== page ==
Remembering the Lessons of 9/11
Experiences like this have a way of stripping you bare and forcing you to focus on what’s most important to you.
As we mark the tenth anniversary of the 9/11 attacks, your mind has probably returned to that terrible day of September 11, 2001. You remember where you were when you first heard about the attacks. You remember the shocking images you saw on television, and your horror at the billowing smoke from the Twin Towers and from the Pentagon. You recall your feelings of fear and bewilderment.
It was one of those days that is burned into the brain. Everyone has their own story about 9/11, and mine is of being stranded in Colorado.
I had flown there with three other men from FamilyLife for a meeting with our publisher for the HomeBuilders Couples Series®. I remember coming downstairs at our hotel on the morning of September 11 and seeing something strange on the television—the first plane had just crashed into the north tower of the World Trade Center in New York City.
I went outside for a walk, and when I returned I saw that both of the 110-story towers were now on fire. “What happened?” I asked another hotel guest.
“Another plane crashed into the World Trade Center.”
And with that came the realization that this was no accident, but a planned terrorist attack.
Over the next 90 minutes I watched the stunning collapse of the two towers, saw the first images of smoke coming from the Pentagon, and learned that all commercial flights were grounded in the U.S. until further notice. The four of us went on to our meeting with the publisher, but everyone was so staggered that we didn’t accomplish much. It was one of those days when you couldn’t do any work—you just wanted to be with your family.
But how would we get back home? We knew it would be days before commercial flights resumed. What we did have, however, was a rental car; and we realized that the wisest course would be to just keep it and drive the 18 hours back to Little Rock.
I recall driving through the farmlands of Kansas, where everything seemed so clean and normal and American, and it somehow felt comforting. I recall the conversation in the car—about the future, about our families … it was one of those times when men let down their guard and really talk. And I recall the joy of returning back to “normal” life in Little Rock.
A reminder of priorities
Of course, life was not really normal for awhile. There were many who were touched by 9/11 in a deeply personal way—they lost a loved one; they participated in the cleanup; they lost jobs or changed careers or joined the military. Those are the stories we’ve seen in most television and print reports about the anniversary. But like most others, I was not touched by 9/11 so directly. I do know that America certainly felt like a different place for the next few weeks. It had been 60 years since we had been attacked (Pearl Harbor), and for most of us that was a new experience. I remember the wave of patriotism that swept across the country, and I remember tearing up when everyone sang “The Star Spangled Banner” at a high school football game.
There were two other ways that day affected me. Experiences like that have a way of stripping you bare and forcing you to focus on what’s most important to you–your true priorities. So the first thing I wanted to do as events unfolded that day was to connect with my family. It took me a few tries to get through to my wife, Merry—the cell phone companies were overloaded.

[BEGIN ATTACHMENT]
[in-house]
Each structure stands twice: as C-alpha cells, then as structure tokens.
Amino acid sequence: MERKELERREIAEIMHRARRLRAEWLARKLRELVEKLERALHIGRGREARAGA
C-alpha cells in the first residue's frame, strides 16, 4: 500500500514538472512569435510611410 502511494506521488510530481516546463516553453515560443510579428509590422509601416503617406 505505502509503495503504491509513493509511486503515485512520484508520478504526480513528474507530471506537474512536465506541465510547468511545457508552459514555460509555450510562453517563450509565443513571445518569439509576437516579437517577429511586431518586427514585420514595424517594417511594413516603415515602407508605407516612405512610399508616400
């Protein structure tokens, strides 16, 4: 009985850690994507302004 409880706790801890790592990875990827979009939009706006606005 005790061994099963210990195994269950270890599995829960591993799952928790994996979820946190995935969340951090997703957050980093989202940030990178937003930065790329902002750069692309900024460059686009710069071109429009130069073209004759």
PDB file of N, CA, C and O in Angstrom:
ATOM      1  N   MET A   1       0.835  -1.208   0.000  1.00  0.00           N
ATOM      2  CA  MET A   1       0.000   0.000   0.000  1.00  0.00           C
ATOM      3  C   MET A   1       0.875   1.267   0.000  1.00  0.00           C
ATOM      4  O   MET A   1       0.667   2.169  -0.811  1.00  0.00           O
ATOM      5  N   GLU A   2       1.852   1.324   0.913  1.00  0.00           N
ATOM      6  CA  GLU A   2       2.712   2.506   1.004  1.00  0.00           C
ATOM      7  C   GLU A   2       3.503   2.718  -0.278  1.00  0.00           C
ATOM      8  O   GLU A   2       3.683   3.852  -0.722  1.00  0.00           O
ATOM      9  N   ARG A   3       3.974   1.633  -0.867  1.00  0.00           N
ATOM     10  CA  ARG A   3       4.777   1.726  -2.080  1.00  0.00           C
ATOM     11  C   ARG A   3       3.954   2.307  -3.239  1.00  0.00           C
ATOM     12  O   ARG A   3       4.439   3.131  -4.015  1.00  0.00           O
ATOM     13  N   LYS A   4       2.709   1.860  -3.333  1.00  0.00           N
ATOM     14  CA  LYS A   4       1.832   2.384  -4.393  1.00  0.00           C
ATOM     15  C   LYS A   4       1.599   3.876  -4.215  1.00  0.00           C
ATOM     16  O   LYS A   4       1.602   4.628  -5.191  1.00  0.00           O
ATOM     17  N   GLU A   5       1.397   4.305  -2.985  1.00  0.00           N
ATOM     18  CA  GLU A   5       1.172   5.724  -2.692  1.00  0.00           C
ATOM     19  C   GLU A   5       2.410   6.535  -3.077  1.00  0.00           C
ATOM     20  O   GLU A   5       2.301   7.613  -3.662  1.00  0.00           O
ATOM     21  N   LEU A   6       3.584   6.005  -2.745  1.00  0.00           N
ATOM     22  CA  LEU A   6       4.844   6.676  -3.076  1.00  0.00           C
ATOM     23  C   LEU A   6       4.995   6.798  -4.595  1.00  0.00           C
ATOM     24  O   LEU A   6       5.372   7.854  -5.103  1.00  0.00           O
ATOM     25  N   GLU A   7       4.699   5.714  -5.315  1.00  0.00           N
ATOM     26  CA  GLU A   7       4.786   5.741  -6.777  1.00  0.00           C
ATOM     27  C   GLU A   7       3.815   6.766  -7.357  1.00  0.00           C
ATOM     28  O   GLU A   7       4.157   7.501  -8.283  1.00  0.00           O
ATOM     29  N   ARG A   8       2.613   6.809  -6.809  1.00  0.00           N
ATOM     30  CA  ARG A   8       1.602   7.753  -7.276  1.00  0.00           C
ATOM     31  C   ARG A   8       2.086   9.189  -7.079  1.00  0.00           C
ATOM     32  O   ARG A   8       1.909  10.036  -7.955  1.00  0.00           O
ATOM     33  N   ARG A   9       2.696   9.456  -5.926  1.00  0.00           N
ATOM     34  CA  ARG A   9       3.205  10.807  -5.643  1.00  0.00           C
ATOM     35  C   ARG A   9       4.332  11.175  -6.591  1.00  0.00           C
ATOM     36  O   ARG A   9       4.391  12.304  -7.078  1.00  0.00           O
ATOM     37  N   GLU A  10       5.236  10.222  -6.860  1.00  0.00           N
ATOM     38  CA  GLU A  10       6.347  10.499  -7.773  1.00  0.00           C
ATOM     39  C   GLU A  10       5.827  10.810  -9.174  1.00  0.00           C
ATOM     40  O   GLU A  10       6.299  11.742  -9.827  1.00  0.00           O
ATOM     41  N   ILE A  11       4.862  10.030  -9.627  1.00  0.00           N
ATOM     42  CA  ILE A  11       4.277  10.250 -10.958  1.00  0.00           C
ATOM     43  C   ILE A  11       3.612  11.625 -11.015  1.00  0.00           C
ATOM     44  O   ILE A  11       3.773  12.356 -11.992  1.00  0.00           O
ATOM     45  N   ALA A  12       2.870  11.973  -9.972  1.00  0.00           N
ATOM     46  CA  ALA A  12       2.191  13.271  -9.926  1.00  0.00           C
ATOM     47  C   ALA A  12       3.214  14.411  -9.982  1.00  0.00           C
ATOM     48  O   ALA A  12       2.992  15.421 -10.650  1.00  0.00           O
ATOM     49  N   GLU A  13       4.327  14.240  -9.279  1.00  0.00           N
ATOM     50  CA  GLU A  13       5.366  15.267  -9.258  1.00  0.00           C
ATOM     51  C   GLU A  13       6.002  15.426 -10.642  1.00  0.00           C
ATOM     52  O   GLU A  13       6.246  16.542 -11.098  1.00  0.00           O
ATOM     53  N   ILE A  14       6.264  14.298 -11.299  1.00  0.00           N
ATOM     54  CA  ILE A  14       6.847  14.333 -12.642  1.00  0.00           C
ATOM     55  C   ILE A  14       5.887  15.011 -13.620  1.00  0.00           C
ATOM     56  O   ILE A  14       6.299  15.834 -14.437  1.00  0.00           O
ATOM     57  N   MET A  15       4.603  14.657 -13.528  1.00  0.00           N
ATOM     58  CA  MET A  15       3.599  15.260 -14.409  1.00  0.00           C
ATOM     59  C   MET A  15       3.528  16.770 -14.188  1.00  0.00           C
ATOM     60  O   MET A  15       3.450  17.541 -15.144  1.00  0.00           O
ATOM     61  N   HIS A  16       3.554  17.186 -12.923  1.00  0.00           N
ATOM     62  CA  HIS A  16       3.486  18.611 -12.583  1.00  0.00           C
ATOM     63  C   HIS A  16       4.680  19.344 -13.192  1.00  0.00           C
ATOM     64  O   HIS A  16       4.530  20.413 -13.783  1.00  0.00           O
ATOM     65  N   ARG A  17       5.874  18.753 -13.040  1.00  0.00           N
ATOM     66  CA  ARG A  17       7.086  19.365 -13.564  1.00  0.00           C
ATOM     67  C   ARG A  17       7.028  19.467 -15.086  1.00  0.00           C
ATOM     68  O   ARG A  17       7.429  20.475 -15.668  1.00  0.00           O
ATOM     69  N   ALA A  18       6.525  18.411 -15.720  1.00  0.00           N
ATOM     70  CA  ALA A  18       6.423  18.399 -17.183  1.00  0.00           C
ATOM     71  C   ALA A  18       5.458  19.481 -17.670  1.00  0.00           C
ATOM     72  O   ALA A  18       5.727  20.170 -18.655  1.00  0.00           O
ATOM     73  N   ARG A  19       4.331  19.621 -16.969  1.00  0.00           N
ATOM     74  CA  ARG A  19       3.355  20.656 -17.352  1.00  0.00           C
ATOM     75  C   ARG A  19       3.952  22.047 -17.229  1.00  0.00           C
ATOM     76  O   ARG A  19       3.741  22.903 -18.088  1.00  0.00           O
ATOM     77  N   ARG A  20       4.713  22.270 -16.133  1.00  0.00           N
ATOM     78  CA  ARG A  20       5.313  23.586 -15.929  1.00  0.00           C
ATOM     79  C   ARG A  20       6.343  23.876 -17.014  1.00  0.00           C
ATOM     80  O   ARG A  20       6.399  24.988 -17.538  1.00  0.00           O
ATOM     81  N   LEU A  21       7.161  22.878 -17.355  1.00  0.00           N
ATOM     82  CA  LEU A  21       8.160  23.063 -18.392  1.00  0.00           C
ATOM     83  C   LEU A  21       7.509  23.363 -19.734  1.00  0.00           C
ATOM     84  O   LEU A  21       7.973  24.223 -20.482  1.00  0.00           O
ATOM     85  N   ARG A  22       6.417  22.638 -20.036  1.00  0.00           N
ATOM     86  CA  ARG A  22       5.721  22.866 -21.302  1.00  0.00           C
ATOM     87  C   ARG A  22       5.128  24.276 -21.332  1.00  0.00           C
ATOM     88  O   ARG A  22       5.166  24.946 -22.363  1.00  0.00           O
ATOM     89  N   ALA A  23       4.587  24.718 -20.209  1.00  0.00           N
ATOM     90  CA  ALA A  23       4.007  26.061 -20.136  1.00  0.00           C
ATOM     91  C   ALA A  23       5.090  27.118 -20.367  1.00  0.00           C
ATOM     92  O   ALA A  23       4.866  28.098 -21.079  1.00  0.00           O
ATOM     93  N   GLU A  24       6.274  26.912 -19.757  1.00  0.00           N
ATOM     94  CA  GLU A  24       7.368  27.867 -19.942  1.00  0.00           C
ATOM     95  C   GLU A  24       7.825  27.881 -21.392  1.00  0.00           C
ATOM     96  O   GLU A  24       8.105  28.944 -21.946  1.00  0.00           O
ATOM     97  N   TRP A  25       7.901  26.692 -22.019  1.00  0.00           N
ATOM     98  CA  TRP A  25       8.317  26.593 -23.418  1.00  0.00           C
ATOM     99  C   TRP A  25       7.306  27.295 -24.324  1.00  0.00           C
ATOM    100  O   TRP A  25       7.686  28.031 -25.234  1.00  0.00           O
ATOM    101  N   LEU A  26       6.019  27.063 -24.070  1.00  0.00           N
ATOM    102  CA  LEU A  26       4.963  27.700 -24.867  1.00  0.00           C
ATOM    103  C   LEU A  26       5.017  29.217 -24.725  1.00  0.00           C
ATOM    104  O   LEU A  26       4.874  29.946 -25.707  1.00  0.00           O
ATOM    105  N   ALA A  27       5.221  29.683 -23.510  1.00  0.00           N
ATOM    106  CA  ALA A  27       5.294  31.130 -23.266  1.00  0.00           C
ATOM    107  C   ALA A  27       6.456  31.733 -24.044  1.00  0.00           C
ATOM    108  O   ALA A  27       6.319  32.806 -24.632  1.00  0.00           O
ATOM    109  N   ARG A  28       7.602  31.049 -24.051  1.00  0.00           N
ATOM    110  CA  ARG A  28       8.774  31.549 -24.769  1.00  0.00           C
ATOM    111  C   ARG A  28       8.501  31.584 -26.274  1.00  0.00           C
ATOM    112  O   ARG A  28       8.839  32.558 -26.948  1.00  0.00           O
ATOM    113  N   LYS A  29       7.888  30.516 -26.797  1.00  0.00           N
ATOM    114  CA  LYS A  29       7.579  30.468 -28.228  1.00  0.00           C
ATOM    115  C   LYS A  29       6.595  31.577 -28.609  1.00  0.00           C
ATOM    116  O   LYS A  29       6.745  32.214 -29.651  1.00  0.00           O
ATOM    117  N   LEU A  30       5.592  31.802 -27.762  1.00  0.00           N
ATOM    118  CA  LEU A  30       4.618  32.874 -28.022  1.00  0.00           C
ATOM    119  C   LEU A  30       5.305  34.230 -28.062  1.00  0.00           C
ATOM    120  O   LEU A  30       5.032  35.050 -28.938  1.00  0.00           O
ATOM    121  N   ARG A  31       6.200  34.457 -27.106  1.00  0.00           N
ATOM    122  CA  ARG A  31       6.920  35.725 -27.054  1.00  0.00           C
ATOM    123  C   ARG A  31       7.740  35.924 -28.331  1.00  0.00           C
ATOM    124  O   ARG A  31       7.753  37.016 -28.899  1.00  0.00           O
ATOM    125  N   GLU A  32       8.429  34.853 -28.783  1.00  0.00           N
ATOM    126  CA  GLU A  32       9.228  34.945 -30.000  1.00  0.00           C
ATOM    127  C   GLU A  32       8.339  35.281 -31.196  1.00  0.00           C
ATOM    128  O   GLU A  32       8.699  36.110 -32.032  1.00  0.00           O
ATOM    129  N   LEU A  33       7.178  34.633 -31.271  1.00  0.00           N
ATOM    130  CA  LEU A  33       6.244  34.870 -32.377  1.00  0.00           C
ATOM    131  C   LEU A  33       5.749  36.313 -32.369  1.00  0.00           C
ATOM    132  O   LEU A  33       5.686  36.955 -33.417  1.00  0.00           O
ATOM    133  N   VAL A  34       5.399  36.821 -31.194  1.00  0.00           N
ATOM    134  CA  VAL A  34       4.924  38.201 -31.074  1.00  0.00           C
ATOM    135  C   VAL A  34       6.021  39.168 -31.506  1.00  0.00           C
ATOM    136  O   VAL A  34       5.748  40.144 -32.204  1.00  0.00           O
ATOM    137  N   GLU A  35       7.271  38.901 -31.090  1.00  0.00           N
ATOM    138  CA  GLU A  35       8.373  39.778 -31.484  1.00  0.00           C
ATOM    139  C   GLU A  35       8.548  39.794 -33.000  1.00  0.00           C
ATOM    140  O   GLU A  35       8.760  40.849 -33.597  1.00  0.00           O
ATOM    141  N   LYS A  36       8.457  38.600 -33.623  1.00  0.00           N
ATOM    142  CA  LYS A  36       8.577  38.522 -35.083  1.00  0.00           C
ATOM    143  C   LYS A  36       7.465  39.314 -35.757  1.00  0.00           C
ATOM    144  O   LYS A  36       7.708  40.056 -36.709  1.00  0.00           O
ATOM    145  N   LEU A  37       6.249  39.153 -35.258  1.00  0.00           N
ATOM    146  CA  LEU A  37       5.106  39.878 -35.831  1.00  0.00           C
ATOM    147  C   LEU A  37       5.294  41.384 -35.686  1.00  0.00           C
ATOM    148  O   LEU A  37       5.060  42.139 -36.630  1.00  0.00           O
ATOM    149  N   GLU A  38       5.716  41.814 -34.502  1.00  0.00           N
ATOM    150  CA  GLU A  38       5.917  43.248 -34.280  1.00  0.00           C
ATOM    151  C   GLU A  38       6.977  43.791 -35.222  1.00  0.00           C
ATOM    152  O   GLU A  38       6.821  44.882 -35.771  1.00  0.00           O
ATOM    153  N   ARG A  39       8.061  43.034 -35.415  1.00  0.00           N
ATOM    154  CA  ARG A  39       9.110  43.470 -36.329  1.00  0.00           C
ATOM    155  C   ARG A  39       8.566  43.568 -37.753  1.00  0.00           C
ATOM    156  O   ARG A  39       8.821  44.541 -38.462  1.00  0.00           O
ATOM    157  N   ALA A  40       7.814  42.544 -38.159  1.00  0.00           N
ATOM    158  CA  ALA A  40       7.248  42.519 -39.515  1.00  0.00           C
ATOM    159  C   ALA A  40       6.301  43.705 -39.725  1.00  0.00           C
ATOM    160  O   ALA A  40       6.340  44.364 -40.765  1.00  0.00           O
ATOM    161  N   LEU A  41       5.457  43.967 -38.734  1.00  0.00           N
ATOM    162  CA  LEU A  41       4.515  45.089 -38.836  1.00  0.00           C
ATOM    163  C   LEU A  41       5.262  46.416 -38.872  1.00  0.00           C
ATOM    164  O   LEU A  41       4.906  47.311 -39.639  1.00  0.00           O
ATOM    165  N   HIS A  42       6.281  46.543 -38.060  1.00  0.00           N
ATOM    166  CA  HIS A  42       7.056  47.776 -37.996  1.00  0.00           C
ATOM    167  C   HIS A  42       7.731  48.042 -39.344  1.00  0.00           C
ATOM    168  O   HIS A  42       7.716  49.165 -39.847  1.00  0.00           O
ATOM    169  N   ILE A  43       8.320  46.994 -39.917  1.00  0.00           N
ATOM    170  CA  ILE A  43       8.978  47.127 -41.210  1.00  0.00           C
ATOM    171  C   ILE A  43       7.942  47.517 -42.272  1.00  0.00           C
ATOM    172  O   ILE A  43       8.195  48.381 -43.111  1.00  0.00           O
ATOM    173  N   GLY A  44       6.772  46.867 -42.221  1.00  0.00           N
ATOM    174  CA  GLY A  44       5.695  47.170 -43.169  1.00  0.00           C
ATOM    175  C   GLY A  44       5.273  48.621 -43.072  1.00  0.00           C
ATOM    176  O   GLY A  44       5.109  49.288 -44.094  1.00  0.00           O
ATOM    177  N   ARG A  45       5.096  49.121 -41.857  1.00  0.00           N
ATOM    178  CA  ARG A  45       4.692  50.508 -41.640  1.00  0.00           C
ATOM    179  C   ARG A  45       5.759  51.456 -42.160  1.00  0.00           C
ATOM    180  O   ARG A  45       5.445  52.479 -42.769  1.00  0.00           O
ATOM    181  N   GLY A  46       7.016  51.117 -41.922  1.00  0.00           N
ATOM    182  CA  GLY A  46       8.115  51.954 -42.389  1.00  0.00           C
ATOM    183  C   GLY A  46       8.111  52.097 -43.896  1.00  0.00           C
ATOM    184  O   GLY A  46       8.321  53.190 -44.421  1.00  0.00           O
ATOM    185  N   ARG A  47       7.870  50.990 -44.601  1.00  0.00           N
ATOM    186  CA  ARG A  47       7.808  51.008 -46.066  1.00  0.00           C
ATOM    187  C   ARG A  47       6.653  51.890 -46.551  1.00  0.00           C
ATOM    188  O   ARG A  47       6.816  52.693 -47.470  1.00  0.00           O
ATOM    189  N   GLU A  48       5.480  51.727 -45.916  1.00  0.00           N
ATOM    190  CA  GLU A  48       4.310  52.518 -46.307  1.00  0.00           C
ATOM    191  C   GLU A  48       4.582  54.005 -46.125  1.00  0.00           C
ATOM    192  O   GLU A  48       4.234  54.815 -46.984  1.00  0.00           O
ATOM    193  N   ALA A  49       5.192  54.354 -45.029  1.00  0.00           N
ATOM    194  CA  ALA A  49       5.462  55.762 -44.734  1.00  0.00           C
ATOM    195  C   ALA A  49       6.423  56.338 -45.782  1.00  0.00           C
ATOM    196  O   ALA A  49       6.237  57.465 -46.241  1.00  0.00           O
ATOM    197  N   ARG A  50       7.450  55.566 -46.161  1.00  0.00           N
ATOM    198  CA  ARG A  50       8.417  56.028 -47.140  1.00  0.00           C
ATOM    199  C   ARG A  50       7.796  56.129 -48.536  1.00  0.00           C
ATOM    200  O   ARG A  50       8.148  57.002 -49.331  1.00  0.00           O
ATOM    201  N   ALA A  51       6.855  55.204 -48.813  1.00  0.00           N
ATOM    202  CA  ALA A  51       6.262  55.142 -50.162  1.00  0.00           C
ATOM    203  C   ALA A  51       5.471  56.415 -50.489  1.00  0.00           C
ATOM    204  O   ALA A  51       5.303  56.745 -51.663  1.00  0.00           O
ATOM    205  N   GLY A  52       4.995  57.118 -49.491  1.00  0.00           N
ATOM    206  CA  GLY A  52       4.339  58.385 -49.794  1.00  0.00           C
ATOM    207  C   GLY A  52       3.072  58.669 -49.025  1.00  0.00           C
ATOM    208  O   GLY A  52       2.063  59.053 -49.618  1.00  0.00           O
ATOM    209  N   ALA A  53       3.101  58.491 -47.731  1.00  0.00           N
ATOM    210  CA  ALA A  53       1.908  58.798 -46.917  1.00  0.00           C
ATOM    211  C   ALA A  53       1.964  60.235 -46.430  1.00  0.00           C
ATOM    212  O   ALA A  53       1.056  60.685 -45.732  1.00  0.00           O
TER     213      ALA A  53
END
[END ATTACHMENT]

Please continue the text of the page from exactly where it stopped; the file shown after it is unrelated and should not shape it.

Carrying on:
I realized again how blessed I am to have a wife who loves me and is committed to me. I wondered why it’s so easy to forget the importance of spending time with her and with my children. I thought of how fortunate I am that my parents are still alive.
God also used the events of that day to remind me how much of life is beyond my power to control. I need to turn to Him, trust Him, and remember that He is the Sovereign of the universe. As Jeremiah 17:7-8 tells us, “Blessed is the man who trusts in the Lord … He is like a tree planted by water, that sends out its roots by the stream, and does not fear when heat comes, for its leaves remain green, and is not anxious in the year of drought, for it does not cease to bear fruit.”
This wasn’t a new lesson; it seems that I have to learn it over and over. But it sure struck home that day.
“Blessed be the name of the Lord”
Earlier this week I read a short article in Christianity Today by Matt Redman, a Christian worship leader and songwriter. He wrote that, after 9/11, he and his wife were wondering, “What could we sing to God at a time like this? It was as if our worship songs were missing some important vocabulary—the language of tragedy and struggle, of the valley at the bottom of the mountain—which I found surprising, as the Psalms are full of lament.”
Soon after, Matt and his wife wrote the worship song, “Blessed Be Your Name,” which leads and exhorts us to praise God in times of blessing and times of hardship. This has been one of my favorite songs for years, but now that I know why it was created, the words have a whole new meaning.
Every blessing You pour out
I’ll turn back to praise
When the darkness closes in,
Lord, still I will say
Blessed be the name of the Lord
Blessed be Your name
Blessed be the name of the Lord,
Blessed be Your glorious name
I wish I could say that 9/11 changed me forever and that I’ve never forgotten those lessons about priorities. In the last 10 years it seems like I’ve stepped back as much as I’ve stepped forward. But when I listen to songs like this, it helps me remember where real life can be found.
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